While everything ties up nicely and the episode certainly leans towards the lighter side of the Whoniverse (those looking for the scares of "Blink" or "Midnight" or the depth of "The Girl Who Waited" or "The Family of Blood" know that the 50th Anniversary is a celebration, first and foremost, meant to be enjoyed by adult and child alike), some well-placed surprise cameos (and an adrenaline-pumping glimpse and 12th Doctor Peter Capaldi) make for an enjoyable go-round in the TARDIS.

The special features are rather brief but extremely effective. There are two mini-episodes, the best of which is the pure piece of fan-candy that is "The Night of the Doctor", which features a who-would've-guessed appearance by Paul McGann as the 8th Doctor, who famously had one on-screen role in the ill-fated American TV movie and then never was heard much from again (assuming you don't count his numerous appearances in Who audio dramas or the elaborately creative comics they crafted for the Doctor Who magazine). In the above Queer As Folk clip, they dismiss Paul McGann because he "doesn't count," but here, he is lively and inhabits the role quite well.

The behind-the-scenes documentary about the making of the episode is typically self-serving if not a bit fun (narrated by 6th Doctor Colin Baker, naturally), and the nearly hour-long feature about the entire history of Who is a great introduction for neophytes and a fun flashback for experienced Gallifrey inhabitants.

All in all, The Day of the Doctor is fleeting fun, a worthy torch-wielder for multi-Doctor specials of old, and a nice reminder of not only where the show is going, but just how much it means to fans stretching across several (re)generations.

7

In the wake of Malcolm Young's passing, Jesse Fink, author of The Youngs: The Brothers Who Built AC/DC, offers up his top 10 AC/DC songs, each seasoned with a dash of backstory.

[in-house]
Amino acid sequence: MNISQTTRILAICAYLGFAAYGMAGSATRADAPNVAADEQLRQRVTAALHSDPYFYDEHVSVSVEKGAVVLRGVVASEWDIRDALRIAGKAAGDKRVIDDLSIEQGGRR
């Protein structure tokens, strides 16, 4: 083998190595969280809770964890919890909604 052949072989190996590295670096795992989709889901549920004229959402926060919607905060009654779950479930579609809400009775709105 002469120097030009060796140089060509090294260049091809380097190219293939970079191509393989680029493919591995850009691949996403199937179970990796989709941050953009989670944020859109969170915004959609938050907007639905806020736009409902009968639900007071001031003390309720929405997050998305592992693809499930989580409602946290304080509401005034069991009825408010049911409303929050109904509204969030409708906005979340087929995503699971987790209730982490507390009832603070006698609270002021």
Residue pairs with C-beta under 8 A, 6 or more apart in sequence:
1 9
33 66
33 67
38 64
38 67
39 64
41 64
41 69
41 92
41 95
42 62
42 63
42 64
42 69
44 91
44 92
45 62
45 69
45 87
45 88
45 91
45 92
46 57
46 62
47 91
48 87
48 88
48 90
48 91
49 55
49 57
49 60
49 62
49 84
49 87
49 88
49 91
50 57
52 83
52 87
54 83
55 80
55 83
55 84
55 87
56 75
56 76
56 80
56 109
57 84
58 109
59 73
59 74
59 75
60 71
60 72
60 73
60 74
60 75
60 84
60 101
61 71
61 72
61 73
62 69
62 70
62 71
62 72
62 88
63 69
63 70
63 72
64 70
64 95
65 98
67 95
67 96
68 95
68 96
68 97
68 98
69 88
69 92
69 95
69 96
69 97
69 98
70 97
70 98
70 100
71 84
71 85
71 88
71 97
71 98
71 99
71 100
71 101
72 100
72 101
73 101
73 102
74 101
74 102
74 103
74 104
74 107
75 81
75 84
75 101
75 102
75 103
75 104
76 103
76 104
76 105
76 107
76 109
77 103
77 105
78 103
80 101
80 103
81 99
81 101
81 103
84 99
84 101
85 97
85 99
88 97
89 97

Editor's Note: Originally published 30 July 2014.

10. “Bedlam in Belgium”
(Flick of the Switch, 1983)

This is a massively underrated barnstormer from the boys off the much-maligned (unfairly, I think) Flick of the Switch. The album was missing Mutt Lange, but the Youngs did have his very capable engineer, Tony Platt, as co-producer in the studio at Compass Point in the Bahamas. Tony’s a real pro. I think he did a perfectly fine job on this album, which also features the slamming “Nervous Shakedown”.

But what I find most interesting about “Bedlam in Belgium” is that it’s based on a fracas that broke out on stage in Kontich, Belgium, in 1977, involving Bon Scott, the rest of the band, and the local authorities. AC/DC had violated a noise curfew and things got hairy.

Yet Brian Johnson, more than half a decade later, wrote the lyrics with such insight; almost as if he was the one getting walloped by the Belgian police: He gave me a crack in the back with his gun / Hurt me so bad I could feel the blood run. Cracking lyrics, Bon-esque. Unfortunately for Brian, he was removed from lyric-writing duties from The Razors Edge (1990) onwards. All songs up to and including 2008’s Black Ice are Young/Young compositions.

Who’ll be writing the songs on the new album AC/DC has been working on in Vancouver? AC/DC fans can’t wait to hear them. Nor can I.

 
9. “Spellbound”
(For Those About to Rock We Salute You, 1981)

"Spellbound" really stands as a lasting monument to the genius of Mutt Lange, a man whose finely tuned ear and attention to detail filed the rough edges of Vanda & Young–era AC/DC and turned this commercially underperforming band for Atlantic Records into one of the biggest in the world. On “Spellbound” AC/DC sounds truly majestic. Lange just amplifies their natural power an extra notch. It’s crisp sounding, laden with dynamics and just awesome when Angus launches into his solo.

“Spellbound” is the closer on For Those About to Rock We Salute You, the last album Lange did with AC/DC, so chronologically it’s a significant song; it marks the end of an important era. For Those About to Rock was an unhappy experience for a lot of people. There was a lot of blood being spilled behind the scenes. It went to number one in the US but commercially was a massive disappointment after the performance of Back in Black. Much of the blame lies at the feet of Atlantic Records, then under Doug Morris, who made the decision to exhume an album they’d shelved in 1976, Dirty Deeds Done Dirt Cheap, and release it in-between Back in Black and For Those About to Rock.

In the book Phil Carson, who signed AC/DC to Atlantic, calls it “one of the most crass decisions ever made by a record-company executive” and believes it undermined sales of For Those About to Rock.


 
8. “Down Payment Blues”
(Powerage, 1978)